Lawyers not admitted to practice generally in a jurisdiction may be authorized by law or order of a tribunal or an administrative agency to appear before the tribunal or agency. This authority may be granted pursuant to formal rules governing admission pro hac vice or pursuant to informal practice of the tribunal or agency. Under paragraph (c)(2), a lawyer does not violate this Rule when the lawyer appears before a tribunal or agency pursuant to such authority. To the extent that a court rule or other law of this jurisdiction requires a lawyer who is not admitted to practice in this jurisdiction to obtain admission pro hac vice before appearing before a tribunal or administrative agency, this Rule requires the lawyer to obtain that authority.
 Paragraph (c)(2) also provides that a lawyer rendering services in this jurisdiction on a temporary basis does not violate this Rule when the lawyer engages in conduct in anticipation of a proceeding or hearing in a jurisdiction in which the lawyer is authorized to practice law or in which the lawyer reasonably expects to be admitted pro hac vice. Examples of such conduct include meetings with the client, interviews of potential witnesses, and the review of documents. Similarly, a lawyer admitted only in another jurisdiction may engage in conduct temporarily in this jurisdiction in connection with pending litigation in another jurisdiction in which the lawyer is or reasonably expects to be authorized to appear, including taking depositions in this jurisdiction.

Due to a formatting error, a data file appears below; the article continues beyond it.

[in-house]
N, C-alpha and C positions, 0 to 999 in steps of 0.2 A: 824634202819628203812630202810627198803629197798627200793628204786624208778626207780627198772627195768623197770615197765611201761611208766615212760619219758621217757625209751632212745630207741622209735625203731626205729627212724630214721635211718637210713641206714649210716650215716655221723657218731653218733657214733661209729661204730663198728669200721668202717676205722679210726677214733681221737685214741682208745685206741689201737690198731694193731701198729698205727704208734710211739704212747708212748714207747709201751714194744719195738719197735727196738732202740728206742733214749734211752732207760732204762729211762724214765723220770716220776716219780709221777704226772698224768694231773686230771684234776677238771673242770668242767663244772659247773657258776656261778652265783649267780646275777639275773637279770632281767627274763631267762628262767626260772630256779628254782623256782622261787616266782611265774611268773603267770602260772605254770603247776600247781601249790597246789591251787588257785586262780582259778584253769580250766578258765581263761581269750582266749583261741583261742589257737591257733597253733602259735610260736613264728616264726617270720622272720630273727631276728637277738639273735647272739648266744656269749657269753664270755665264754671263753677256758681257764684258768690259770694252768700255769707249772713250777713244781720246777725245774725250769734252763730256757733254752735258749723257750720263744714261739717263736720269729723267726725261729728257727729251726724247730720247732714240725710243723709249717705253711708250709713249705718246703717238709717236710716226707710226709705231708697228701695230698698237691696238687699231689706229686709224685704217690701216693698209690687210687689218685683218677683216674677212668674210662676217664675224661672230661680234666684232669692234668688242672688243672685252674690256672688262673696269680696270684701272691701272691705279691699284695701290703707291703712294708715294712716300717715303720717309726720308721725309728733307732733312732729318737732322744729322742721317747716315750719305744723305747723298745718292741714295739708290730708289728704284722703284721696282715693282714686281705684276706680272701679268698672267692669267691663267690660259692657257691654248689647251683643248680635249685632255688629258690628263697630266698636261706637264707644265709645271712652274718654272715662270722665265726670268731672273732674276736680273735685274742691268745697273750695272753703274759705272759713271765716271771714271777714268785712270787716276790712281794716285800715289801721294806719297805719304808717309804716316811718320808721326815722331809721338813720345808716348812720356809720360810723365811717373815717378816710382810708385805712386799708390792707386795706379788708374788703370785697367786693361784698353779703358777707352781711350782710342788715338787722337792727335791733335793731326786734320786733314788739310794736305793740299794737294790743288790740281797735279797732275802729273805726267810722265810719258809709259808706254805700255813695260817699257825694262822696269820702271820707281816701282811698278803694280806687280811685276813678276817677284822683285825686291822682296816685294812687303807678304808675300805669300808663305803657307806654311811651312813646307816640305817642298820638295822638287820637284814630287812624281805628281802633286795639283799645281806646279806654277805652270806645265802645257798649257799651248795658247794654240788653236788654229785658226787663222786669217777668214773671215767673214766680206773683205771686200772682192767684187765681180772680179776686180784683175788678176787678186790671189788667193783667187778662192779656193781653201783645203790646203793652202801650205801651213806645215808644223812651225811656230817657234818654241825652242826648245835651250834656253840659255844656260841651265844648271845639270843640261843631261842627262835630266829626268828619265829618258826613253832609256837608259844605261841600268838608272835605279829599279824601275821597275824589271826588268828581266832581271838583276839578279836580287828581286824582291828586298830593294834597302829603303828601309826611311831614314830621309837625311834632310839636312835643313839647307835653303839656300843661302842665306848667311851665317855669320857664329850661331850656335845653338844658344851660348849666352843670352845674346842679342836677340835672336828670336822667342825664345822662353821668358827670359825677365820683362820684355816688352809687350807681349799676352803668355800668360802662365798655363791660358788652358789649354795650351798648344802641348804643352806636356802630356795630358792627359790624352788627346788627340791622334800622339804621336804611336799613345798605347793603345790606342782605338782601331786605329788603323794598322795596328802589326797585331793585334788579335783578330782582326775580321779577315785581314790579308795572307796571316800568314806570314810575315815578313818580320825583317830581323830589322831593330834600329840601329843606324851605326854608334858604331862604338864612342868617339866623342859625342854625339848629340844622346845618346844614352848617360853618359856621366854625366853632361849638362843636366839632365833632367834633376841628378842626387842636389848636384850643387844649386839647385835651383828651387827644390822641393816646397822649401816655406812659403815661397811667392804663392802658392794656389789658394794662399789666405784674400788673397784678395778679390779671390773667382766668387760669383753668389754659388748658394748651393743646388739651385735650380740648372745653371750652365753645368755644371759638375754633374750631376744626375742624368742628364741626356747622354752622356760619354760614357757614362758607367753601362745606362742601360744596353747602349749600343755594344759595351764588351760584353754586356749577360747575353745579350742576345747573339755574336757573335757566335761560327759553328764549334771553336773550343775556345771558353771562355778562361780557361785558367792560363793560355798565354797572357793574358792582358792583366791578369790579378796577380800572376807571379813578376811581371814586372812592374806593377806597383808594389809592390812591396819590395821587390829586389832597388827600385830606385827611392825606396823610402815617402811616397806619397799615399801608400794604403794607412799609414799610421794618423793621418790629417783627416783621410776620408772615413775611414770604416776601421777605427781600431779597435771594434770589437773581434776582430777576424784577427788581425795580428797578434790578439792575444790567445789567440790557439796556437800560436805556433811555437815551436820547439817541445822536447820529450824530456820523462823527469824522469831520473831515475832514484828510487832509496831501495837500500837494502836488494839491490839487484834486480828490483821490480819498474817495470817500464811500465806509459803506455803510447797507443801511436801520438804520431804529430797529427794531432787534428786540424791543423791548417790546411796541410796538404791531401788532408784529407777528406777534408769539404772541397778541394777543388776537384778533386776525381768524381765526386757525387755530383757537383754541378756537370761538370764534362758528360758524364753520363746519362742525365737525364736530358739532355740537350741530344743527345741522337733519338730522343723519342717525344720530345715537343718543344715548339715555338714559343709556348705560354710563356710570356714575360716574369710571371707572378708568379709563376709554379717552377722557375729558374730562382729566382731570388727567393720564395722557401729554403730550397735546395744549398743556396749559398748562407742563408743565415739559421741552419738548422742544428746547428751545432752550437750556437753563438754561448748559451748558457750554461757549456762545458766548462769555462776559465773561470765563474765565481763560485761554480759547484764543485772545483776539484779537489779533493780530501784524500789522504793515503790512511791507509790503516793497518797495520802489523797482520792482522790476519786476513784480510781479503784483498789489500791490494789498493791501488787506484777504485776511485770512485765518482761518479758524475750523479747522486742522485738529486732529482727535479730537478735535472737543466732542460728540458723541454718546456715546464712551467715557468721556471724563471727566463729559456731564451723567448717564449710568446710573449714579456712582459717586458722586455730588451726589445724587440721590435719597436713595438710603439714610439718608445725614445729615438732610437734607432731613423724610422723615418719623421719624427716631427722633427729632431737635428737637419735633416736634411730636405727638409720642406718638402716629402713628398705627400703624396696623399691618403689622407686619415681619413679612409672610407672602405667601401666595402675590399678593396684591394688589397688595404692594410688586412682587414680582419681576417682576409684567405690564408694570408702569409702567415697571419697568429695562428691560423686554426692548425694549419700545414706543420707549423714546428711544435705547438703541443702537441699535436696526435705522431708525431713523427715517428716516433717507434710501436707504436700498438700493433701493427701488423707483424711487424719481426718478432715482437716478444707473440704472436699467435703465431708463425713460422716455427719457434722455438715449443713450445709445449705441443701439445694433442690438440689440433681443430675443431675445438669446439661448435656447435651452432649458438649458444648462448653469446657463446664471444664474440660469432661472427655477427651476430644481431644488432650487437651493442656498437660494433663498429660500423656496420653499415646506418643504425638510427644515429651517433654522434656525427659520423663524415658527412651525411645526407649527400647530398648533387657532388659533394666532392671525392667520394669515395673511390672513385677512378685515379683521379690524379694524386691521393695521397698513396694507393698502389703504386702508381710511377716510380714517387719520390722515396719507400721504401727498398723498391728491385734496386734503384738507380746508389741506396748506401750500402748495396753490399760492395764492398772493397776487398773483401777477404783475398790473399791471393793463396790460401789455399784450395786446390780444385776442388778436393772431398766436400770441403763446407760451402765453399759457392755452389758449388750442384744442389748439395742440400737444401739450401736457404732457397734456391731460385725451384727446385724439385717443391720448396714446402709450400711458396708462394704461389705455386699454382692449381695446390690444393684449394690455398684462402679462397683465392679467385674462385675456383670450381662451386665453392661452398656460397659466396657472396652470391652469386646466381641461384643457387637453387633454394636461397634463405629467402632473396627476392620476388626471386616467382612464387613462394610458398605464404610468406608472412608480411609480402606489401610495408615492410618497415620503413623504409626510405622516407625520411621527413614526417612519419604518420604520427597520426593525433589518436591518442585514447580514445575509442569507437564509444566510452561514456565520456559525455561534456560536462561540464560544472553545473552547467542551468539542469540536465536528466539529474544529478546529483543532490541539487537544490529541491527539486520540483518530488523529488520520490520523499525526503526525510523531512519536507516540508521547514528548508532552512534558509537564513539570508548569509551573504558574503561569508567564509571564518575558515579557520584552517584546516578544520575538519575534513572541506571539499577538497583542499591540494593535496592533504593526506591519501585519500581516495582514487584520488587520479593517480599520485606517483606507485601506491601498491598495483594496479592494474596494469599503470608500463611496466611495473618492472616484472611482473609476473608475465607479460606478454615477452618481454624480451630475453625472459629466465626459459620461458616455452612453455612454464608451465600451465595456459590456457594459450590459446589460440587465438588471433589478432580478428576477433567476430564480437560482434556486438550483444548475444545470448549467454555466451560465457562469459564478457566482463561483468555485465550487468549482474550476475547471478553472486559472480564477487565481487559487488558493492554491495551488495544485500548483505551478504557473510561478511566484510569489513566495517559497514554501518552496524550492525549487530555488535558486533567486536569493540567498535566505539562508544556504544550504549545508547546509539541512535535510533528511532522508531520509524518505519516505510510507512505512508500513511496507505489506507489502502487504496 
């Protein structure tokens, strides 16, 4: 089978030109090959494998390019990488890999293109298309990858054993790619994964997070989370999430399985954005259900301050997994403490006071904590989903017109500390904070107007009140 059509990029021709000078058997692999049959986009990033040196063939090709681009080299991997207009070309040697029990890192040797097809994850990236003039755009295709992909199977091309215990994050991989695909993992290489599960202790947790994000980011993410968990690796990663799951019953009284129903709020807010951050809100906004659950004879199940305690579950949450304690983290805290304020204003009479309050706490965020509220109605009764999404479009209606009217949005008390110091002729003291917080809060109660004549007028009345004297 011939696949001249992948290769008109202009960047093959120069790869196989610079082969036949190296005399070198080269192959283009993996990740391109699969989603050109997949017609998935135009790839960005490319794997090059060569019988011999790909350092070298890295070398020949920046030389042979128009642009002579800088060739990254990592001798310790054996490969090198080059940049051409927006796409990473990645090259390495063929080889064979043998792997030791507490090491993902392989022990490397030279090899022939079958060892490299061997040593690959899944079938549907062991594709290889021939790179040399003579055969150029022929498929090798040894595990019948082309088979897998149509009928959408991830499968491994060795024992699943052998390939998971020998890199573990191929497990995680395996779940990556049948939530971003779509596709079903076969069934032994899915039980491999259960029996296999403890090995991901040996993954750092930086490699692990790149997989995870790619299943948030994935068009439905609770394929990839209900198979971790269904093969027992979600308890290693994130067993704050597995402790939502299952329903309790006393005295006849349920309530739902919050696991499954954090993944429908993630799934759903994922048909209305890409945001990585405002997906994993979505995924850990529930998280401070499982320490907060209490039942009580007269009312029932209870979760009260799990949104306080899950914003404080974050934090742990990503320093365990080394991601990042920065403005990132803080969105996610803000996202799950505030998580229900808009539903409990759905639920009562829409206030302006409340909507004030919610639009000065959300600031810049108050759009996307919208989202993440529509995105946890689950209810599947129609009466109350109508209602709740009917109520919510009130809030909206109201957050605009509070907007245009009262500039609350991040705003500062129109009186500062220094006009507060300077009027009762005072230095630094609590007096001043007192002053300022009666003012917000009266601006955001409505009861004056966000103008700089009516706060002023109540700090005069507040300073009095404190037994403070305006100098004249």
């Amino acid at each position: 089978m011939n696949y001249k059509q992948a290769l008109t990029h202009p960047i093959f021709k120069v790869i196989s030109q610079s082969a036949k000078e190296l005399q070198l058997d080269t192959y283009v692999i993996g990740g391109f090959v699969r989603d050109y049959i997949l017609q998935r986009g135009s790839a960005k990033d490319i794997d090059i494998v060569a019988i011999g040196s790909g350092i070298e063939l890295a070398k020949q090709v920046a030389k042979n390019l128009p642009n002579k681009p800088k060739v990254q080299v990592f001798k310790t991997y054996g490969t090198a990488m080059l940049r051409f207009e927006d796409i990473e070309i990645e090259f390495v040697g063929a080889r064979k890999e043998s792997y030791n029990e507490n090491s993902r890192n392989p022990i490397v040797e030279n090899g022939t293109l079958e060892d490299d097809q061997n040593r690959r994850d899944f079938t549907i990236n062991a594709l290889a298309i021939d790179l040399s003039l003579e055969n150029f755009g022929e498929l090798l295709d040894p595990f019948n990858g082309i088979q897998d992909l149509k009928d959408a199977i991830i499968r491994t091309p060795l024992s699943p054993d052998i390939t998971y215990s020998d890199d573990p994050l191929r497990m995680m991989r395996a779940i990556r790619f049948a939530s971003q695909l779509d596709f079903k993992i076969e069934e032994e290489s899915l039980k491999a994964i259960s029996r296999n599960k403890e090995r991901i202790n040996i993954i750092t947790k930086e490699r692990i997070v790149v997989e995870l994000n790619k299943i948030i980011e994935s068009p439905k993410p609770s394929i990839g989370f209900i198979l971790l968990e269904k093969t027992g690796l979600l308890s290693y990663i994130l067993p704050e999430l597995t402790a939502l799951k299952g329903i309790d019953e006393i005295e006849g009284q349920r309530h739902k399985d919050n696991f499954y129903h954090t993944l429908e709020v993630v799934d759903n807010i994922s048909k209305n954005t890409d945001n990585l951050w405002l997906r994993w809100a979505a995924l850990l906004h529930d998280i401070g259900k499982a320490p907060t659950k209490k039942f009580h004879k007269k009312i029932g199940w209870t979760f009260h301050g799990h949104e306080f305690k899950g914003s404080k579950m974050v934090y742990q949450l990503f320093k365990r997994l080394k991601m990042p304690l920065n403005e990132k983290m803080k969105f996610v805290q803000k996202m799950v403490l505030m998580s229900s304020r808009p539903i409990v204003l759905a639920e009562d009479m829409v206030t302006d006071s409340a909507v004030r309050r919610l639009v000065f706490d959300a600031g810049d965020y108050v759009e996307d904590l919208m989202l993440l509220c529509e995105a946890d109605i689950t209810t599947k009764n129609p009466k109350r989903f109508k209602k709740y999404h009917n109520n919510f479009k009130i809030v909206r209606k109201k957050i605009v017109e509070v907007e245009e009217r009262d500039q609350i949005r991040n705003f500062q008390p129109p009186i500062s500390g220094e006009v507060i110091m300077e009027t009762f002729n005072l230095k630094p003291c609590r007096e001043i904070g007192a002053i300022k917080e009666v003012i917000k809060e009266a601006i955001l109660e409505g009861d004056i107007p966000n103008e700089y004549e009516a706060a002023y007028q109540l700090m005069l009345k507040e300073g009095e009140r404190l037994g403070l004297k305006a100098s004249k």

When a lawyer has been or reasonably expects to be admitted to appear before a court or administrative agency, paragraph (c)(2) also permits conduct by lawyers who are associated with that lawyer in the matter, but who do not expect to appear before the court or administrative agency. For example, subordinate lawyers may conduct research, review documents, and attend meetings with witnesses in support of the lawyer responsible for the litigation.